He was not about to get resistance from the commission: it is stocked with five Republicans, and this is one of those instances where the recent GOP sweep of all local offices, in the November elections, will show its consequences at a level that has little to do with local policy or broader public issues, and entirely to do with internal party politics.
Even though the issue mostly affects just one precinct, commissioners agreed to delay the vote approving the new precincts—which was scheduled for this evening—for 30 days. When Commission Chairman Nate McLaughlin asked Lenhart if she was OK with the plan, a somewhat miffed supervisor—whose presentation had gone without a hitch until then—said: “It’s really the board’s decision.”
Updegrave stressed it wasn’t the party’s intention “to jam this up,” and said he was willing to work it out in a matter of days.
“Any change needs some reaction time to it,” Ericksen said, preferring a 30-day wait. The commission agreed to vote on the proposal on June 19 instead of tonight.
Commissioner Donald O’Brien, alone among the commissioners, had detected the unusual nature of the maneuver, since the commission was now acceding to an intraparty issue that had nothing to do with the commission’s responsibility. “I just wanted to be real clear that this is commission business,” he said. “It’s a courtesy that we’re doing this for whatever—Democrat Party, Republican Party, doesn’t matter. We’re doing it as a courtesy to try to get some feedback and give them time to adjust to it. But at the end of the day we have to move forward, make a decision and be done with it, and give Kaiti enough time to get it out there in the public. If that’s the tenor of the discussion, I’m fine with that, but I wouldn’t want to see it much longer, and I would be inclined to accept the recommendations of the professionals, the wait Kaiti has laid things out. It seems reasonable.”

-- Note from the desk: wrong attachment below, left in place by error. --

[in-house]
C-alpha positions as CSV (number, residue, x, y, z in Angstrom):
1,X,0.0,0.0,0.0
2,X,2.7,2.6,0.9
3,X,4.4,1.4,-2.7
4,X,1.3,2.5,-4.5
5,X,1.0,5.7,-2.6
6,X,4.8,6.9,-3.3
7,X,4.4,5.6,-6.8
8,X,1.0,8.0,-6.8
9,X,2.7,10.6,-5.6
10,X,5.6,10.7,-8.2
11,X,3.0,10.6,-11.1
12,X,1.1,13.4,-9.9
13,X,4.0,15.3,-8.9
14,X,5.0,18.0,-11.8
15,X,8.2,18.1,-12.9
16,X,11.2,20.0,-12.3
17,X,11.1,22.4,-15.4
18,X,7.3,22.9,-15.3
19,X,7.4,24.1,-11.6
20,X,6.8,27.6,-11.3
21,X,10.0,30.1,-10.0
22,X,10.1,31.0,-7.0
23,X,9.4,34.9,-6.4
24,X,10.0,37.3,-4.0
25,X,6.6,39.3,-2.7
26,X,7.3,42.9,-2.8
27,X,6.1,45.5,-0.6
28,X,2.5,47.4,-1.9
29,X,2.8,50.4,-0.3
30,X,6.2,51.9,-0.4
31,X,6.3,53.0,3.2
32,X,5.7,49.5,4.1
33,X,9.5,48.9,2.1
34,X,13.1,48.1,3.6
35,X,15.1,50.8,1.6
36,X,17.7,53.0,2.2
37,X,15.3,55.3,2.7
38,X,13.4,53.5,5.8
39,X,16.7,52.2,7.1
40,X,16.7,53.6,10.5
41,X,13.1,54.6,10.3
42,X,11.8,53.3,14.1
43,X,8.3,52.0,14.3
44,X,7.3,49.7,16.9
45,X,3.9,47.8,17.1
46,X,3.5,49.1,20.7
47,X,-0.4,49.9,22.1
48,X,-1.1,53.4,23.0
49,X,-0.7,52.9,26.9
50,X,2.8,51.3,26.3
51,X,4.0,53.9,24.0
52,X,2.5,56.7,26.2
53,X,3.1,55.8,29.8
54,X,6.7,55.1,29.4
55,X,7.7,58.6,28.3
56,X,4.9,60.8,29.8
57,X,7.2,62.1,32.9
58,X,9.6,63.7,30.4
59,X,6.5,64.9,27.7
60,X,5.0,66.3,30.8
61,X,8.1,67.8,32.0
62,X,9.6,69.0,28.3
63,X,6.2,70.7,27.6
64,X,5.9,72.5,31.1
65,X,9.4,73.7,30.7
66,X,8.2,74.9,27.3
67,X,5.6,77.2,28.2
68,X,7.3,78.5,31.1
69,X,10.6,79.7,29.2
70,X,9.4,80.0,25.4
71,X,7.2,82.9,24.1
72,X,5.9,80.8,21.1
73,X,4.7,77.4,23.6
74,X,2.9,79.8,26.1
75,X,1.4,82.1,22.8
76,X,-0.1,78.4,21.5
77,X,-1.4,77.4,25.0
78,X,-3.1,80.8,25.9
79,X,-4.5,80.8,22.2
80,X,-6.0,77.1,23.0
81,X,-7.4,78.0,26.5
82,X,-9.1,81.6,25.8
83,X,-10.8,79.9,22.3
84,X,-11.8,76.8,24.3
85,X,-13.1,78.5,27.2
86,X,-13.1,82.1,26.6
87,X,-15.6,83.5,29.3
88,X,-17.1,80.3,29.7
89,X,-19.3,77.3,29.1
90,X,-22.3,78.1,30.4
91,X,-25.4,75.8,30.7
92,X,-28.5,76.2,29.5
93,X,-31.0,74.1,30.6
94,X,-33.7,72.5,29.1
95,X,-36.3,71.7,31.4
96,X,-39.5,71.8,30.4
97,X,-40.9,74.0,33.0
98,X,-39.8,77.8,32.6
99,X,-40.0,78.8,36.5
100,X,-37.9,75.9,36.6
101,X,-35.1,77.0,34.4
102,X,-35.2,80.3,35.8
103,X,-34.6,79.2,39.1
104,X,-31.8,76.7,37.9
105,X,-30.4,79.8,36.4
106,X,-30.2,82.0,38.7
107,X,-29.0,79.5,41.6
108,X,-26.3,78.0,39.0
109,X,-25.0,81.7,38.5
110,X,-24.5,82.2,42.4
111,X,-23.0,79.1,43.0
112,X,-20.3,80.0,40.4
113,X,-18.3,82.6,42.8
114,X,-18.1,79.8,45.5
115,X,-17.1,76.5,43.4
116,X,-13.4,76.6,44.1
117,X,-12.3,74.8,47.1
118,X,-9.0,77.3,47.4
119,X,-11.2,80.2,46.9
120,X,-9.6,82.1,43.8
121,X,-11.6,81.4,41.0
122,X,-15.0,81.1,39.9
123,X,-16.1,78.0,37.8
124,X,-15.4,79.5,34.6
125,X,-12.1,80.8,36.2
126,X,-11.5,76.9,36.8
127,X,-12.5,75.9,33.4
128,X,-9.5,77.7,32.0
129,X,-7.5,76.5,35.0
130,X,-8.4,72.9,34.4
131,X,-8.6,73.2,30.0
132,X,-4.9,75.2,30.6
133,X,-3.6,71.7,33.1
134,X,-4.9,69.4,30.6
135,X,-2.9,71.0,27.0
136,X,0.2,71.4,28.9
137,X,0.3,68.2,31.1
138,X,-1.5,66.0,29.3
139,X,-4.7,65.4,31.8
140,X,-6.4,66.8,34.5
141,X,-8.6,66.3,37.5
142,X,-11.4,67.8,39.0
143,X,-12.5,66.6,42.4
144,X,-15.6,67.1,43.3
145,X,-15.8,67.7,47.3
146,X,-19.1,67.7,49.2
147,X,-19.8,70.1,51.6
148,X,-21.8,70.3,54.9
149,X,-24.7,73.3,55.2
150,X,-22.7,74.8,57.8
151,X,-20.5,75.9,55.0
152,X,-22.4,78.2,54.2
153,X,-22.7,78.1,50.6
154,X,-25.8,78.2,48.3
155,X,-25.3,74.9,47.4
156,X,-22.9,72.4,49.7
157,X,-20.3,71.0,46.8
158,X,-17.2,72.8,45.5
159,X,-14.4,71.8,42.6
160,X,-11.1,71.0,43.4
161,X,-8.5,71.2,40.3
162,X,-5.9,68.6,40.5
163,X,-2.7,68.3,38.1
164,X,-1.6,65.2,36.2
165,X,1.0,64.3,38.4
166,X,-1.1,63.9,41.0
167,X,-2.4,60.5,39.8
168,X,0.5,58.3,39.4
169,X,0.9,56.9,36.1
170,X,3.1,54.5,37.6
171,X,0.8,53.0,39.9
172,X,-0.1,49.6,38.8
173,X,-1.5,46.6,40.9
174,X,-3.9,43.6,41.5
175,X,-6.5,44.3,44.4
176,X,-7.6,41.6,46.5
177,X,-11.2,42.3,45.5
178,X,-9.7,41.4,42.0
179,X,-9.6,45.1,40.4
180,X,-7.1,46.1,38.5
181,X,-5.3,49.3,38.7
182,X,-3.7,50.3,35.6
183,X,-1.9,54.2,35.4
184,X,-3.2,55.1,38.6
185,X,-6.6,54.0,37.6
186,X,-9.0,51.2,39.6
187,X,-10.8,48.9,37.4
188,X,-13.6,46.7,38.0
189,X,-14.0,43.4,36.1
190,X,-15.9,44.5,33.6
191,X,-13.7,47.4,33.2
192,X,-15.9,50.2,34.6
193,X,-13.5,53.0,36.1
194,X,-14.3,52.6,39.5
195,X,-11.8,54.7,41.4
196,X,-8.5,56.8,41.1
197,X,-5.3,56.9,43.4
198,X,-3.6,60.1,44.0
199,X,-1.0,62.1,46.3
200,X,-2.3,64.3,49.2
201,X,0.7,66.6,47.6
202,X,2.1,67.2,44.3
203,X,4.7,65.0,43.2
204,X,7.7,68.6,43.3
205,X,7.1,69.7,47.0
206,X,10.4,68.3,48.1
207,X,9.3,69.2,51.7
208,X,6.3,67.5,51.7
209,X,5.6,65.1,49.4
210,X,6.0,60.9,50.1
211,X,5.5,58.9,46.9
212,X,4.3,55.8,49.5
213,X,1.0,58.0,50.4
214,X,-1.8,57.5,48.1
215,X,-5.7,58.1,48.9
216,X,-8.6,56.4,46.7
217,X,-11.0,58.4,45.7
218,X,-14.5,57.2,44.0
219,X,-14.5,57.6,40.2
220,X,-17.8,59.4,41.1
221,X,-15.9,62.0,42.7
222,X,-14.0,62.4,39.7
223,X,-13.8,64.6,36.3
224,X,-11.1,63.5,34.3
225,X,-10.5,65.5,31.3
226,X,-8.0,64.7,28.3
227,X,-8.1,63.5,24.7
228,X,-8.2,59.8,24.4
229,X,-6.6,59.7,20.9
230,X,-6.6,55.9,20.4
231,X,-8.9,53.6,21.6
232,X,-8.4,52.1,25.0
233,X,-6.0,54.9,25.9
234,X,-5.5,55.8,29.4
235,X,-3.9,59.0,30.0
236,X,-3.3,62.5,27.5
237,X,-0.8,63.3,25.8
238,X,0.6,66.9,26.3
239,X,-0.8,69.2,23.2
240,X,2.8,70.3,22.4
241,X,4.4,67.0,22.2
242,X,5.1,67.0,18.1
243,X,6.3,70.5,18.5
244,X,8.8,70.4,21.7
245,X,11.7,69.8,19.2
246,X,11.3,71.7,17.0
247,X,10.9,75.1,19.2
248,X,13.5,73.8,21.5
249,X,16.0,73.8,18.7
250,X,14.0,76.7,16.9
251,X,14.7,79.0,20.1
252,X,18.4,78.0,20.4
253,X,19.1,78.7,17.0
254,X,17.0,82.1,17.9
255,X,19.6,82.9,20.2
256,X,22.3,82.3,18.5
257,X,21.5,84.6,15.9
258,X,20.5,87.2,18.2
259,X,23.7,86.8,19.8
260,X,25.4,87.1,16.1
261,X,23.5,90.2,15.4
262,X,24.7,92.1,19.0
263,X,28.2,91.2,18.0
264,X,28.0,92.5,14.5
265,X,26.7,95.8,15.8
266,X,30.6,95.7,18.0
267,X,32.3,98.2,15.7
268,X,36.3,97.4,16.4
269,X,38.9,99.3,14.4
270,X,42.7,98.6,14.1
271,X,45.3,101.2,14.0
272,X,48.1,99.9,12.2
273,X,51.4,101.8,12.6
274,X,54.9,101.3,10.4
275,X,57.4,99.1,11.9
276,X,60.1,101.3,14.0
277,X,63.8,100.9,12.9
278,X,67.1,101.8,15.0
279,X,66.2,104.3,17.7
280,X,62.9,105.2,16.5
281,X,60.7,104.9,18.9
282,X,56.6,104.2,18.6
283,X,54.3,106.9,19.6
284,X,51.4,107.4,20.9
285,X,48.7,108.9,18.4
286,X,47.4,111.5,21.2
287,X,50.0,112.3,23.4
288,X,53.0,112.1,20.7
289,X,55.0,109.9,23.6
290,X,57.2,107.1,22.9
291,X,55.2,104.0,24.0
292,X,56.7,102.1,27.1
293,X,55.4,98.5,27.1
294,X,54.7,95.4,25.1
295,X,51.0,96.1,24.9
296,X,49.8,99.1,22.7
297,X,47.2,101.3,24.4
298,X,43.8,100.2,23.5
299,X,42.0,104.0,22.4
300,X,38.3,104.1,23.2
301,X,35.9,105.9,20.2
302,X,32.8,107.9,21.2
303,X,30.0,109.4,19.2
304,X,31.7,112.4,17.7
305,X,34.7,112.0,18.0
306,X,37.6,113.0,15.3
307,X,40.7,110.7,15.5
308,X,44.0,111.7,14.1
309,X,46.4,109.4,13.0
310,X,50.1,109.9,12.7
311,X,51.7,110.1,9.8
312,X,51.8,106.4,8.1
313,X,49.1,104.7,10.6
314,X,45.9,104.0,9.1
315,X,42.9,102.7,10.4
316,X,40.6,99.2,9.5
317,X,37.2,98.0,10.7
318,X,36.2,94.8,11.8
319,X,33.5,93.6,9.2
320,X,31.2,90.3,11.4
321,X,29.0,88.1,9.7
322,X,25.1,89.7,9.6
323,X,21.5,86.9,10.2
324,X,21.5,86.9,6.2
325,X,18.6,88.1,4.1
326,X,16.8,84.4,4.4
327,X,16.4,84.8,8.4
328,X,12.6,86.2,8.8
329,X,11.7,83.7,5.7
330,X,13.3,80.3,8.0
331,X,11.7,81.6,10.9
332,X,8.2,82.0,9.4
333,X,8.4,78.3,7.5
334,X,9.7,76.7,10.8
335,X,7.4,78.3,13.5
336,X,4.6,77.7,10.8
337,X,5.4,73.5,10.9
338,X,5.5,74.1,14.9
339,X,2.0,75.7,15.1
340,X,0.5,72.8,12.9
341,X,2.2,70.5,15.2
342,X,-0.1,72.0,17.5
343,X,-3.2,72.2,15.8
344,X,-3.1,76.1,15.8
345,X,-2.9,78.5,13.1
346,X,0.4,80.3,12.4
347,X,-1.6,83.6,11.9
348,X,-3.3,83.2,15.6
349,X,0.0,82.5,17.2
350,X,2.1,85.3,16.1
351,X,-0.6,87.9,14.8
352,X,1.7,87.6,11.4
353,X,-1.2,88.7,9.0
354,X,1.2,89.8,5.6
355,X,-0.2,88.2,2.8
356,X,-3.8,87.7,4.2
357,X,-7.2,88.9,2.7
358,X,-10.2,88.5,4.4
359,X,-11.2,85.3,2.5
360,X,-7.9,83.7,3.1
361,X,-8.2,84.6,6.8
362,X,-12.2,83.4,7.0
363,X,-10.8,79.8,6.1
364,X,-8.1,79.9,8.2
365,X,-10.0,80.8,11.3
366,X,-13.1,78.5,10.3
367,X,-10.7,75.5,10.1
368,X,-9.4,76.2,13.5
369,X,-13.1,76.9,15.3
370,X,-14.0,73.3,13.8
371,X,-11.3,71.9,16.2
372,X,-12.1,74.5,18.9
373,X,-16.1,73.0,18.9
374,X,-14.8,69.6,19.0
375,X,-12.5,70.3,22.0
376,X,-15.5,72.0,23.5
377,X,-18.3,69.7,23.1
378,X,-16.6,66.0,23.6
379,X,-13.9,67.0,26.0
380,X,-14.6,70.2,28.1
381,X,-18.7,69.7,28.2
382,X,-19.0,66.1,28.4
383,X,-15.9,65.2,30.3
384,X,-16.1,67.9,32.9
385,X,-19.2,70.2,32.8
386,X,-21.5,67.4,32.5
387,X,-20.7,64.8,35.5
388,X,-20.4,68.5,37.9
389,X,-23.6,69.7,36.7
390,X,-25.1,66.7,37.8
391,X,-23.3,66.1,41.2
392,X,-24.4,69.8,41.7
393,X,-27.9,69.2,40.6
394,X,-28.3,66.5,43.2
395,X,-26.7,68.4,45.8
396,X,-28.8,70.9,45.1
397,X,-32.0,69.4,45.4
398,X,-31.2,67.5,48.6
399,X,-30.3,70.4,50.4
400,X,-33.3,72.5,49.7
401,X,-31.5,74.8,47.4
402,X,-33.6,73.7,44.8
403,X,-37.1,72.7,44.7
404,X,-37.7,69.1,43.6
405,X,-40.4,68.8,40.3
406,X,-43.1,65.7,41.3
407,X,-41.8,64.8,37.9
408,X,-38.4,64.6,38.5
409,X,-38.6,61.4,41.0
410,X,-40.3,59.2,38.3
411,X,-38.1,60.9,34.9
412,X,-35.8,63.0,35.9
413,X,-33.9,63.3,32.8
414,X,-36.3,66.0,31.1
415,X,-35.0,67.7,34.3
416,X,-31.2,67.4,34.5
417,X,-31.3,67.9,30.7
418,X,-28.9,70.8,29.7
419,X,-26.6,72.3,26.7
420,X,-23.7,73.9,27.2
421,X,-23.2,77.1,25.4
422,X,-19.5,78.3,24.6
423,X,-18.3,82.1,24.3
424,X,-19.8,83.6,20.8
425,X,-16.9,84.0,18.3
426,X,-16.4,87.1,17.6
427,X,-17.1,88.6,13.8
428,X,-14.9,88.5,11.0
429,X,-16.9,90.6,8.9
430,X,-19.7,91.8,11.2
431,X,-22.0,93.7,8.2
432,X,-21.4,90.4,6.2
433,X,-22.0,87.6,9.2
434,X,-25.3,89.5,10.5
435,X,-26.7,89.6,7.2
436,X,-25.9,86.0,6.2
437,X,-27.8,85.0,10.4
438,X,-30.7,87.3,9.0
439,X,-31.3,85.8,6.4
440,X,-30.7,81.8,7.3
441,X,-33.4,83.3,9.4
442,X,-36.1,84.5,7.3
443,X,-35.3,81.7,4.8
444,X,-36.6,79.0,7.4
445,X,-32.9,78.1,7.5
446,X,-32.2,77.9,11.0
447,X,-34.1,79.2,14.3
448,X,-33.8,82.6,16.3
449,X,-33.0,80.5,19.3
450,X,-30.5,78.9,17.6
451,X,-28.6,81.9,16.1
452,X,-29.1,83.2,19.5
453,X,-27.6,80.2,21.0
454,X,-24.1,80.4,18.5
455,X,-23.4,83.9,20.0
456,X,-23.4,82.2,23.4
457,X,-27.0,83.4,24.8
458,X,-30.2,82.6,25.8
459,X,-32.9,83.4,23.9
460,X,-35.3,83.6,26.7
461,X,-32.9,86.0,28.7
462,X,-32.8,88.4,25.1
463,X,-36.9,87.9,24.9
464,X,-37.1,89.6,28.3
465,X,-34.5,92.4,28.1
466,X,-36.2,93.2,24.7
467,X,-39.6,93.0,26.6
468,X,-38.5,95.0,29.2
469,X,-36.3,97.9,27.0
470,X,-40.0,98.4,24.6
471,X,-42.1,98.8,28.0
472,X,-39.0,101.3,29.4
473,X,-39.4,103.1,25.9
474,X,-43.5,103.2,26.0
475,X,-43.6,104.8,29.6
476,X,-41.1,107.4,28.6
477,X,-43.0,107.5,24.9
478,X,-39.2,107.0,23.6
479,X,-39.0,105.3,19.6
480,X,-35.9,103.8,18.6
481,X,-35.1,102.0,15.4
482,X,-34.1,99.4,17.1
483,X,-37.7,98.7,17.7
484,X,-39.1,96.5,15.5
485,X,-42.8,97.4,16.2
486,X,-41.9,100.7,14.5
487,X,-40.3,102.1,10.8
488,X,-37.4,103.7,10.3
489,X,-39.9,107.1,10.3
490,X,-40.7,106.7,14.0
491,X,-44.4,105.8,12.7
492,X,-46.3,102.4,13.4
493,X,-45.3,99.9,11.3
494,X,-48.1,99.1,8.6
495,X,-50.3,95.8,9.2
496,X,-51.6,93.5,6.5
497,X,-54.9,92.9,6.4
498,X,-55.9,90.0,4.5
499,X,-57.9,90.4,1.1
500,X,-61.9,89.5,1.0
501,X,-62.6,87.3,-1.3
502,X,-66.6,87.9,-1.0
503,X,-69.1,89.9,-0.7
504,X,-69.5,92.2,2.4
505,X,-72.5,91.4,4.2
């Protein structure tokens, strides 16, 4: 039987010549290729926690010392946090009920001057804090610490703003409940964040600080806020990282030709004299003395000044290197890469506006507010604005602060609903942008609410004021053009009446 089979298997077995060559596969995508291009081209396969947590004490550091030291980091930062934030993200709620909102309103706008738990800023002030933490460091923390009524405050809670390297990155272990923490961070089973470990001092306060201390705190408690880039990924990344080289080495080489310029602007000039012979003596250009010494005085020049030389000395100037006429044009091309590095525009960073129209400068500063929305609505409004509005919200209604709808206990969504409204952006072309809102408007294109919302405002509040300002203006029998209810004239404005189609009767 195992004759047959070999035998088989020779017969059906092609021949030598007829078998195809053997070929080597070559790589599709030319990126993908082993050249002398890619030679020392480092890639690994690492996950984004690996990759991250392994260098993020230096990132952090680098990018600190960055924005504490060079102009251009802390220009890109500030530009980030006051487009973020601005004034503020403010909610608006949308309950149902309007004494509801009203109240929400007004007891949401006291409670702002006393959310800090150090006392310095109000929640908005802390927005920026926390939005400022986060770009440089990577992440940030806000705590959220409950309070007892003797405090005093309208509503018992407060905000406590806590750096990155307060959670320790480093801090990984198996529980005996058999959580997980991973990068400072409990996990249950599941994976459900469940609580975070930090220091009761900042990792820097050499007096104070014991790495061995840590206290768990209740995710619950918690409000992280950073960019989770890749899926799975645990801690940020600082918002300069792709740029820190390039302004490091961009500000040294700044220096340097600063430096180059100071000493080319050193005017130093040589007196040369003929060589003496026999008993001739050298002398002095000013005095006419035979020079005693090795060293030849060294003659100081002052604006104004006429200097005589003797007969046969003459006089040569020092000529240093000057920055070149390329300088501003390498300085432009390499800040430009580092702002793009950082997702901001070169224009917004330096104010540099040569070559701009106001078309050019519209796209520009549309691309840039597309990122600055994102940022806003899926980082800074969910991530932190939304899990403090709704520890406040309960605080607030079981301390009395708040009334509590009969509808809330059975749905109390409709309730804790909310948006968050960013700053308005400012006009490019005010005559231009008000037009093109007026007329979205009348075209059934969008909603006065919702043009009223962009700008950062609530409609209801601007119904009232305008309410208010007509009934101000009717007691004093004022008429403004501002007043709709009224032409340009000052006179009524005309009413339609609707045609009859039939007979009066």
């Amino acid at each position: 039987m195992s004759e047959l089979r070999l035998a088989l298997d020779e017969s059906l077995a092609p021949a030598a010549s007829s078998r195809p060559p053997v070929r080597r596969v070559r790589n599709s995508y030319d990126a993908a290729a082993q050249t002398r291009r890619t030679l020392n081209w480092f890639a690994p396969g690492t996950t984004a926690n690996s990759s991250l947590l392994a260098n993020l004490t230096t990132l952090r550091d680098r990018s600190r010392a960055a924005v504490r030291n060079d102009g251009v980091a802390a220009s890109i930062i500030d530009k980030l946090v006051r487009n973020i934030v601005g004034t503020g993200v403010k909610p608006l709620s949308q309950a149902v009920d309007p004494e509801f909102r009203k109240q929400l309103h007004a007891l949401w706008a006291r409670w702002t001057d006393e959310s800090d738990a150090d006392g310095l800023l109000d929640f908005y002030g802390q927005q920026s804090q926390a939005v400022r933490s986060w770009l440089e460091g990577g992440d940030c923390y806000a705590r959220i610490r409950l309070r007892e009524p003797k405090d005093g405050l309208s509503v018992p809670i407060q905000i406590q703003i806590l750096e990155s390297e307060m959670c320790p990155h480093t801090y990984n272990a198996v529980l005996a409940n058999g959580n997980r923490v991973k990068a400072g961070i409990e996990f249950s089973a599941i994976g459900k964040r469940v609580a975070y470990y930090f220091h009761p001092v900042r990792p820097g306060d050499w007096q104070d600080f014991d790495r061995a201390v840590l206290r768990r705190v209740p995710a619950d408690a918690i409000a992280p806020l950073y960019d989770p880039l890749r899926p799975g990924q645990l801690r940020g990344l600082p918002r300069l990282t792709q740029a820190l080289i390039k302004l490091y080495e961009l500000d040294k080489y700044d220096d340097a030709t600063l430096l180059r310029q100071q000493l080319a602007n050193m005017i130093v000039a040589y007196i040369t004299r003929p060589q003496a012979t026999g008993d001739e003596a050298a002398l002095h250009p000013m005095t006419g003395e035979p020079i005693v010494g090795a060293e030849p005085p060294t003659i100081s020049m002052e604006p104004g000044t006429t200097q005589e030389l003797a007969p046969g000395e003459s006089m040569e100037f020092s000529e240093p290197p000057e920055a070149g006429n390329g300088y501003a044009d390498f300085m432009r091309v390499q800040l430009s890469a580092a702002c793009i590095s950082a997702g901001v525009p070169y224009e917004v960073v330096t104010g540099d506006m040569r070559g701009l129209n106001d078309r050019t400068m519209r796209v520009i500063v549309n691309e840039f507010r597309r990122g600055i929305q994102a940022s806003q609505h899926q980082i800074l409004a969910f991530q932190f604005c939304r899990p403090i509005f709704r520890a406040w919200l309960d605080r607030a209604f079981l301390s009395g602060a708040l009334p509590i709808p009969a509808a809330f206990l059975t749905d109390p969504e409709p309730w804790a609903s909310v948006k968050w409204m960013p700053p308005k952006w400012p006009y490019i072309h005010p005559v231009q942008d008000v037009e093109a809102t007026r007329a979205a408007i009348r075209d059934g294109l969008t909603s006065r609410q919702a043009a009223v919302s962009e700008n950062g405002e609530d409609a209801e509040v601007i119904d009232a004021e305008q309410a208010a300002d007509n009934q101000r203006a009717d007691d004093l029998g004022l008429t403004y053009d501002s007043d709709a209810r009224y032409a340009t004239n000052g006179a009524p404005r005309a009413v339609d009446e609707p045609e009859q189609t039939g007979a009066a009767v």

“I think that is the inclination of this board,” McLaughlin said.
Updegrave, sensitive to the perception that he was holding up public business for party interests, intervened again and asked the commission to again change course and “run with it,” meaning Lenhart’s plan, without delay. “I don’t see anything changing,” he said, “I believe it’s something that we’re going to have to deal with as a party. The other party is going to have to deal with it as well, and the chips will fall where they may. I think the supervisor of elections has done a good job in terms of balancing this thing up, so let’s not let the Republican Party stand in the way of this critical change.”
But by then, with Ericksen still urging 30 days, the rest of the commission agreed to stick with that delay. “It’s not on you, it’s on the board, Mr. Updegrave,” McLaughlin said. “Thank you for weighing in and giving us that reprieve.”
The next election is less than 10 months away, in March 2018.